It was reported in August 2009 that Hannan had praised the anti-immigrant Conservative politician Enoch Powell as "somebody who understood the importance of national democracy, who understood why you need to live in an independent country and what that meant, as well as being a free marketeer and a small-government Conservative."[49][50]

However, he is also on record as saying "For what it’s worth, I think Enoch Powell was wrong on immigration. The civil unrest that he forecast, and that many feared in 1968, didn’t materialise. Britain assimilated a large population with an ease that few countries have matched. Being an immigrant myself, I have particular cause to be grateful for Britain’s understated cosmopolitanism."[51]

The Times' associate editor Daniel Finkelstein said that "many immigrant families would find Dan's endorsement of Powell threatening and unpleasant, even though I am sure that was not his intent."[52]

Writing in on The Telegraph website, Mr Hannan said: "I’m surprised that no one has picked up on the thing that I most admire about Enoch Powell, namely his tendency to ignore conventional wisdom and think things through from first principles. Like Rowan Williams, he always did his hearers the courtesy of addressing them as intelligent adults. Both men regularly got into trouble in consequence, either because they were genuinely misunderstood or because their detractors affected to misunderstand them. Neither responded by dumbing down. That, in politics, takes a special kind of integrity."[53]


Hannan has been a leader writer for the Daily Telegraph since 1996.[54] He has also written for various other newspapers, including The Wall Street Journal, the German daily Die Welt, the Swiss weekly Weltwoche, The Sunday Telegraph, The Catholic Herald, Freedom Today, the Brussels Journal and The Spectator.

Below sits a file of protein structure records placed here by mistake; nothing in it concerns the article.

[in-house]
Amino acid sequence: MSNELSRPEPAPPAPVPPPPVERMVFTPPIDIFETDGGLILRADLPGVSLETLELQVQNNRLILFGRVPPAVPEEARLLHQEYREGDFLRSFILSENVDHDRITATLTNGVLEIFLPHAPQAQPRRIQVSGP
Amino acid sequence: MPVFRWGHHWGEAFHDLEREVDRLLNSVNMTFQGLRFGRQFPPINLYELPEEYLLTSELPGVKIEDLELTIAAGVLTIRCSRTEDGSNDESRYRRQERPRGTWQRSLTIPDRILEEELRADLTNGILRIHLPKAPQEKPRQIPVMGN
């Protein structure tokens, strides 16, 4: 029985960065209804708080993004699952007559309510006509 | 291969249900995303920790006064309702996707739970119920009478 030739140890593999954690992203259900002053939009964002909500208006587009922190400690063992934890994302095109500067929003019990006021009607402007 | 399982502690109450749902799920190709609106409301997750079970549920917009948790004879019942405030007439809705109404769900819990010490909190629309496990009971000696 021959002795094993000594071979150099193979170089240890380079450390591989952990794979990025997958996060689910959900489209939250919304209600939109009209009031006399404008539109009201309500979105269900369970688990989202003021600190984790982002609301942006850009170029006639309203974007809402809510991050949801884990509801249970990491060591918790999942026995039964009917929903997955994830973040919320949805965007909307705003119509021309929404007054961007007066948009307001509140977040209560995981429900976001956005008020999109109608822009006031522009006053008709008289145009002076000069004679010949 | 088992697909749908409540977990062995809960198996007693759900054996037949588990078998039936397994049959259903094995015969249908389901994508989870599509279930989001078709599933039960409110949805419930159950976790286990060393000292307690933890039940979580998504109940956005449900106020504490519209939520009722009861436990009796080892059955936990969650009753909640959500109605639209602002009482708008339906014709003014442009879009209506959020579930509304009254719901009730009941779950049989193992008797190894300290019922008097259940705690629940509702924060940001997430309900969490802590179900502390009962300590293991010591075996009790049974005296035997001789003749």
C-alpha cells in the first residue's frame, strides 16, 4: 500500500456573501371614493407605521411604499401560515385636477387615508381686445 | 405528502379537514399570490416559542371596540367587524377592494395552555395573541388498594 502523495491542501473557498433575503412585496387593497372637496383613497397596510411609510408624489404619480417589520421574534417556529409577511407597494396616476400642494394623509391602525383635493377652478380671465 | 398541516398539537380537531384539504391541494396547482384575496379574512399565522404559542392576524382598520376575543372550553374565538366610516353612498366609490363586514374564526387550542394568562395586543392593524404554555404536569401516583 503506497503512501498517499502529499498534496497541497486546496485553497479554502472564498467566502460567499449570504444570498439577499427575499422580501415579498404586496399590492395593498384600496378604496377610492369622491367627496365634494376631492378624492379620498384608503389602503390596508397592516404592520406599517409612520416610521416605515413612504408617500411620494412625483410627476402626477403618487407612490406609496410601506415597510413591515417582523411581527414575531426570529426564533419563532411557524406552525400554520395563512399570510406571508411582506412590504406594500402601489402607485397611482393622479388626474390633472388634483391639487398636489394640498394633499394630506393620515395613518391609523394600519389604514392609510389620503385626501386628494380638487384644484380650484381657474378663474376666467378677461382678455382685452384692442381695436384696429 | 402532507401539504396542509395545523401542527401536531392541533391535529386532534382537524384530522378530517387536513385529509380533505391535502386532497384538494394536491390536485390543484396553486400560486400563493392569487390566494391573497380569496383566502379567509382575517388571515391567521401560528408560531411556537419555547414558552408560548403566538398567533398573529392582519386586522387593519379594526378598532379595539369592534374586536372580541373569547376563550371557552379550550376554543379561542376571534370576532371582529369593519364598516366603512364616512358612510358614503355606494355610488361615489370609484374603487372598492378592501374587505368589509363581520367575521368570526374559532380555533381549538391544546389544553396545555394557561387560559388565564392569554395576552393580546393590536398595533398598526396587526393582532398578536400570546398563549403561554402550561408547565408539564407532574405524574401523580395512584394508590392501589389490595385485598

He is the author of Time for a Fresh Start in Europe (1993) A Guide to the Amsterdam Treaty (1997), The Euro: Bad for Business (1998), The Challenge of the East (1999), What if Britain Votes No? (2002), The Case for EFTA (2004), and The New Road to Serfdom: A Letter of Warning to America (2010) and contributed to Treason at Maastricht (1994), by Rodney Atkinson and Norris McWhirter.[55]

He was the co-founder of Direct Democracy and co-author, along with 27 Conservative MPs elected in 2005, of Direct Democracy: An Agenda for a New Model Party, which proposes the wholesale devolution of power and the direct election of decision-makers. These ideas were developed further in a series of six pamphlets, The Localist Papers, serialised in The Daily Telegraph in 2007. In 2008, he published the book The Plan: Twelve Months to Renew Britain together with Douglas Carswell.

Awards and prizes

In 2009 he was awarded the Bastiat Prize for Online Journalism for his Telegraph blog.[56]


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  3. ^ Frida Diaz Competitividade e Coordenação na Avicultura de Corte São Paulo, Brazil, Jabotico (2007)
  4. ^ Daniel Hannan Bolivia's potential racial war London, Daily Telegraph (2007-03-21)
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External links